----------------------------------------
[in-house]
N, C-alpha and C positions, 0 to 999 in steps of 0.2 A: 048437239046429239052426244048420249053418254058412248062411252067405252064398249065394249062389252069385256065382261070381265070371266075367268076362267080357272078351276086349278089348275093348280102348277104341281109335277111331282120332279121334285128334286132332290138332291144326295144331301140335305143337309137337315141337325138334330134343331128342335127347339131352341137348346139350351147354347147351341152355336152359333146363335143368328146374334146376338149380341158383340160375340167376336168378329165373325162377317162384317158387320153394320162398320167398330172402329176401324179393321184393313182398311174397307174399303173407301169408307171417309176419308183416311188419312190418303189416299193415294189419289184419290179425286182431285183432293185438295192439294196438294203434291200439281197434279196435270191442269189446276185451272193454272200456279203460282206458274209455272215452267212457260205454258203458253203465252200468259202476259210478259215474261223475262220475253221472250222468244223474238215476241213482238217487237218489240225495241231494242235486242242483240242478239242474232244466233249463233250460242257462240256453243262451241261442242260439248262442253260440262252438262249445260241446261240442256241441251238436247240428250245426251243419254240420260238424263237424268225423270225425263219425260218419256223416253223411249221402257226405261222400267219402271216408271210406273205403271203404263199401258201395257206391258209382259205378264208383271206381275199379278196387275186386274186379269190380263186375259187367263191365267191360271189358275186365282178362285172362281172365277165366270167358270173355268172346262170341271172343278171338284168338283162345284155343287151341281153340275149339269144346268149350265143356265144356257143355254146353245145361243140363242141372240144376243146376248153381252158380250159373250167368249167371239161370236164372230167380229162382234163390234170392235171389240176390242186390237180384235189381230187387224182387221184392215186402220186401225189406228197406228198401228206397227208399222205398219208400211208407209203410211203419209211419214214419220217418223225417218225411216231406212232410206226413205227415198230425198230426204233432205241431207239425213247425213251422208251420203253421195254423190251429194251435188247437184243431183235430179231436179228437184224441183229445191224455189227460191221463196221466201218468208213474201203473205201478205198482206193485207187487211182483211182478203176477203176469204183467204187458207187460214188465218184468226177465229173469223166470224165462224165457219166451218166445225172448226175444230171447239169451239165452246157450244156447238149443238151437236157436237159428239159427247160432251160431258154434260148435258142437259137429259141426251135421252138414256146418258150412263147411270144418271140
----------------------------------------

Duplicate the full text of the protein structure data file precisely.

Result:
[in-house]
N, C-alpha and C positions, 0 to 999 in steps of 0.2 A: 048437239046429239052426244048420249053418254058412248062411252067405252064398249065394249062389252069385256065382261070381265070371266075367268076362267080357272078351276086349278089348275093348280102348277104341281109335277111331282120332279121334285128334286132332290138332291144326295144331301140335305143337309137337315141337325138334330134343331128342335127347339131352341137348346139350351147354347147351341152355336152359333146363335143368328146374334146376338149380341158383340160375340167376336168378329165373325162377317162384317158387320153394320162398320167398330172402329176401324179393321184393313182398311174397307174399303173407301169408307171417309176419308183416311188419312190418303189416299193415294189419289184419290179425286182431285183432293185438295192439294196438294203434291200439281197434279196435270191442269189446276185451272193454272200456279203460282206458274209455272215452267212457260205454258203458253203465252200468259202476259210478259215474261223475262220475253221472250222468244223474238215476241213482238217487237218489240225495241231494242235486242242483240242478239242474232244466233249463233250460242257462240256453243262451241261442242260439248262442253260440262252438262249445260241446261240442256241441251238436247240428250245426251243419254240420260238424263237424268225423270225425263219425260218419256223416253223411249221402257226405261222400267219402271216408271210406273205403271203404263199401258201395257206391258209382259205378264208383271206381275199379278196387275186386274186379269190380263186375259187367263191365267191360271189358275186365282178362285172362281172365277165366270167358270173355268172346262170341271172343278171338284168338283162345284155343287151341281153340275149339269144346268149350265143356265144356257143355254146353245145361243140363242141372240144376243146376248153381252158380250159373250167368249167371239161370236164372230167380229162382234163390234170392235171389240176390242186390237180384235189381230187387224182387221184392215186402220186401225189406228197406228198401228206397227208399222205398219208400211208407209203410211203419209211419214214419220217418223225417218225411216231406212232410206226413205227415198230425198230426204233432205241431207239425213247425213251422208251420203253421195254423190251429194251435188247437184243431183235430179231436179228437184224441183229445191224455189227460191221463196221466201218468208213474201203473205201478205198482206193485207187487211182483211182478203176477203176469204183467204187458207187460214188465218184468226177465229173469223166470224165462224165457219166451218166445225172448226175444230171447239169451239165452246157450244156447238149443238151437236157436237159428239159427247160432251160431258154434260148435258142437259137429259141426251135421252138414256146418258150412263147411270144418271140